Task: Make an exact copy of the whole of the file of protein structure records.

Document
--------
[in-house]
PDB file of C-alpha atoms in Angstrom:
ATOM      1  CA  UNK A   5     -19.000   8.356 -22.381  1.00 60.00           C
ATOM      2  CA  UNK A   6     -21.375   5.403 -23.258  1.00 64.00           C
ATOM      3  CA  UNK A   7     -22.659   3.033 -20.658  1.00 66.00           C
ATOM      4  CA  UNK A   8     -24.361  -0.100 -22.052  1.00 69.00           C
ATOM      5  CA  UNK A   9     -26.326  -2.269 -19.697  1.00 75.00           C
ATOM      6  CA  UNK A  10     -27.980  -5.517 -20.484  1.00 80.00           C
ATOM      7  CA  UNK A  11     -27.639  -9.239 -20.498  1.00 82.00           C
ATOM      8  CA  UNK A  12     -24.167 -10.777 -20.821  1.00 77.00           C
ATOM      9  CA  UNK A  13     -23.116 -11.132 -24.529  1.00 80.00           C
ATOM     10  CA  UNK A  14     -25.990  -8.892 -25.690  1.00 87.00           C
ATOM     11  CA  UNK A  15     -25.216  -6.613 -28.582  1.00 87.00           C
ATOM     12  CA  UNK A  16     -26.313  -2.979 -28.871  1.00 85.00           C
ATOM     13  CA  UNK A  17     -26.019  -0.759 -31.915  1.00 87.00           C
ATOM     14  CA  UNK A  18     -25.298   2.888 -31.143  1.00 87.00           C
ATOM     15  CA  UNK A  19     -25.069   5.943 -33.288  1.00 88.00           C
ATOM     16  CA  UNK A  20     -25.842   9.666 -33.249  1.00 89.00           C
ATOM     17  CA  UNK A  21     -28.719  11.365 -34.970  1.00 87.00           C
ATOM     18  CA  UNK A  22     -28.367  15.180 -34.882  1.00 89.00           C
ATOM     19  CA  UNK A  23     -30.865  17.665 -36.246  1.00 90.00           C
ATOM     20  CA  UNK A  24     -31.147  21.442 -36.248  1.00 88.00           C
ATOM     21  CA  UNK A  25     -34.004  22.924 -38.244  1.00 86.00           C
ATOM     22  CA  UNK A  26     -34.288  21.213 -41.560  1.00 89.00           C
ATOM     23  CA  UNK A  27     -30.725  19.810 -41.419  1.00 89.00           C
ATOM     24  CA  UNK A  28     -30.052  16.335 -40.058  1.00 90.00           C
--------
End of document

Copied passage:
[in-house]
PDB file of C-alpha atoms in Angstrom:
ATOM      1  CA  UNK A   5     -19.000   8.356 -22.381  1.00 60.00           C
ATOM      2  CA  UNK A   6     -21.375   5.403 -23.258  1.00 64.00           C
ATOM      3  CA  UNK A   7     -22.659   3.033 -20.658  1.00 66.00           C
ATOM      4  CA  UNK A   8     -24.361  -0.100 -22.052  1.00 69.00           C
ATOM      5  CA  UNK A   9     -26.326  -2.269 -19.697  1.00 75.00           C
ATOM      6  CA  UNK A  10     -27.980  -5.517 -20.484  1.00 80.00           C
ATOM      7  CA  UNK A  11     -27.639  -9.239 -20.498  1.00 82.00           C
ATOM      8  CA  UNK A  12     -24.167 -10.777 -20.821  1.00 77.00           C
ATOM      9  CA  UNK A  13     -23.116 -11.132 -24.529  1.00 80.00           C
ATOM     10  CA  UNK A  14     -25.990  -8.892 -25.690  1.00 87.00           C
ATOM     11  CA  UNK A  15     -25.216  -6.613 -28.582  1.00 87.00           C
ATOM     12  CA  UNK A  16     -26.313  -2.979 -28.871  1.00 85.00           C
ATOM     13  CA  UNK A  17     -26.019  -0.759 -31.915  1.00 87.00           C
ATOM     14  CA  UNK A  18     -25.298   2.888 -31.143  1.00 87.00           C
ATOM     15  CA  UNK A  19     -25.069   5.943 -33.288  1.00 88.00           C
ATOM     16  CA  UNK A  20     -25.842   9.666 -33.249  1.00 89.00           C
ATOM     17  CA  UNK A  21     -28.719  11.365 -34.970  1.00 87.00           C
ATOM     18  CA  UNK A  22     -28.367  15.180 -34.882  1.00 89.00           C
ATOM     19  CA  UNK A  23     -30.865  17.665 -36.246  1.00 90.00           C
ATOM     20  CA  UNK A  24     -31.147  21.442 -36.248  1.00 88.00           C
ATOM     21  CA  UNK A  25     -34.004  22.924 -38.244  1.00 86.00           C
ATOM     22  CA  UNK A  26     -34.288  21.213 -41.560  1.00 89.00           C
ATOM     23  CA  UNK A  27     -30.725  19.810 -41.419  1.00 89.00           C
ATOM     24  CA  UNK A  28     -30.052  16.335 -40.058  1.00 90.00           C